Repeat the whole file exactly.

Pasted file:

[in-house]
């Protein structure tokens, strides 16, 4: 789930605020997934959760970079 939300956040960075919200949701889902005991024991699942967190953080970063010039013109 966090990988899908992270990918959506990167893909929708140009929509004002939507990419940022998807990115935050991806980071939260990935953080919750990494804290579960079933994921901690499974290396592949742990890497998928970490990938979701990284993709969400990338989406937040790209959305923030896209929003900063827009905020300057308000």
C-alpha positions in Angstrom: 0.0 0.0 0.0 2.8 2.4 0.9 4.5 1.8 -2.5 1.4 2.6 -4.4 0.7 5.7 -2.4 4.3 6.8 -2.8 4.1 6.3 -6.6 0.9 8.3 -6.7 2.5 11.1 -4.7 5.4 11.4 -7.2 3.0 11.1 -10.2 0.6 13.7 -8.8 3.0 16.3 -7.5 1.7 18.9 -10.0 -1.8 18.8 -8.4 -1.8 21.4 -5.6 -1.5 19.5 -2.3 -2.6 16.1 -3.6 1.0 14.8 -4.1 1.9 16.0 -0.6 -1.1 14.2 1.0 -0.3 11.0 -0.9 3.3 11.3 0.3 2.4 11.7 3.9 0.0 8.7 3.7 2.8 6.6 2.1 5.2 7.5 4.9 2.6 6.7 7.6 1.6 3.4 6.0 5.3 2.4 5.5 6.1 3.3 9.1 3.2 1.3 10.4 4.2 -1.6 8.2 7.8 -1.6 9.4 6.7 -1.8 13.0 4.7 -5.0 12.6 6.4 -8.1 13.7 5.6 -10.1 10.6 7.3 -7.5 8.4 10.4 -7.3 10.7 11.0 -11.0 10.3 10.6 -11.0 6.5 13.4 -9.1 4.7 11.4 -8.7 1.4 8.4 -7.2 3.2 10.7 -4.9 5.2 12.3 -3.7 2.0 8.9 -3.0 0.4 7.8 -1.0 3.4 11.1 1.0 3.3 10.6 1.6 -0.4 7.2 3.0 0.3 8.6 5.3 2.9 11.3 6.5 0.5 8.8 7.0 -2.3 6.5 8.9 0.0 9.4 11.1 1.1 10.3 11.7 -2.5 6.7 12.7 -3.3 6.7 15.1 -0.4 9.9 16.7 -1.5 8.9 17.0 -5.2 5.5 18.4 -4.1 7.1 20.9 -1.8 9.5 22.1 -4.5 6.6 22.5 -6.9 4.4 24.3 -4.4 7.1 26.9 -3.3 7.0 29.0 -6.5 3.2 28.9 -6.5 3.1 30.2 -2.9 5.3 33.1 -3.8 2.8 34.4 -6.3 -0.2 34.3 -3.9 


[in-house]
């Protein structure tokens, strides 16, 4: 789930605020997934959760970079 939300956040960075919200949701889902005991024991699942967190953080970063010039013109 966090990988899908992270990918959506990167893909929708140009929509004002939507990419940022998807990115935050991806980071939260990935953080919750990494804290579960079933994921901690499974290396592949742990890497998928970490990938979701990284993709969400990338989406937040790209959305923030896209929003900063827009905020300057308000």
C-alpha positions in Angstrom: 0.0 0.0 0.0 2.8 2.4 0.9 4.5 1.8 -2.5 1.4 2.6 -4.4 0.7 5.7 -2.4 4.3 6.8 -2.8 4.1 6.3 -6.6 0.9 8.3 -6.7 2.5 11.1 -4.7 5.4 11.4 -7.2 3.0 11.1 -10.2 0.6 13.7 -8.8 3.0 16.3 -7.5 1.7 18.9 -10.0 -1.8 18.8 -8.4 -1.8 21.4 -5.6 -1.5 19.5 -2.3 -2.6 16.1 -3.6 1.0 14.8 -4.1 1.9 16.0 -0.6 -1.1 14.2 1.0 -0.3 11.0 -0.9 3.3 11.3 0.3 2.4 11.7 3.9 0.0 8.7 3.7 2.8 6.6 2.1 5.2 7.5 4.9 2.6 6.7 7.6 1.6 3.4 6.0 5.3 2.4 5.5 6.1 3.3 9.1 3.2 1.3 10.4 4.2 -1.6 8.2 7.8 -1.6 9.4 6.7 -1.8 13.0 4.7 -5.0 12.6 6.4 -8.1 13.7 5.6 -10.1 10.6 7.3 -7.5 8.4 10.4 -7.3 10.7 11.0 -11.0 10.3 10.6 -11.0 6.5 13.4 -9.1 4.7 11.4 -8.7 1.4 8.4 -7.2 3.2 10.7 -4.9 5.2 12.3 -3.7 2.0 8.9 -3.0 0.4 7.8 -1.0 3.4 11.1 1.0 3.3 10.6 1.6 -0.4 7.2 3.0 0.3 8.6 5.3 2.9 11.3 6.5 0.5 8.8 7.0 -2.3 6.5 8.9 0.0 9.4 11.1 1.1 10.3 11.7 -2.5 6.7 12.7 -3.3 6.7 15.1 -0.4 9.9 16.7 -1.5 8.9 17.0 -5.2 5.5 18.4 -4.1 7.1 20.9 -1.8 9.5 22.1 -4.5 6.6 22.5 -6.9 4.4 24.3 -4.4 7.1 26.9 -3.3 7.0 29.0 -6.5 3.2 28.9 -6.5 3.1 30.2 -2.9 5.3 33.1 -3.8 2.8 34.4 -6.3 -0.2 34.3 -3.9 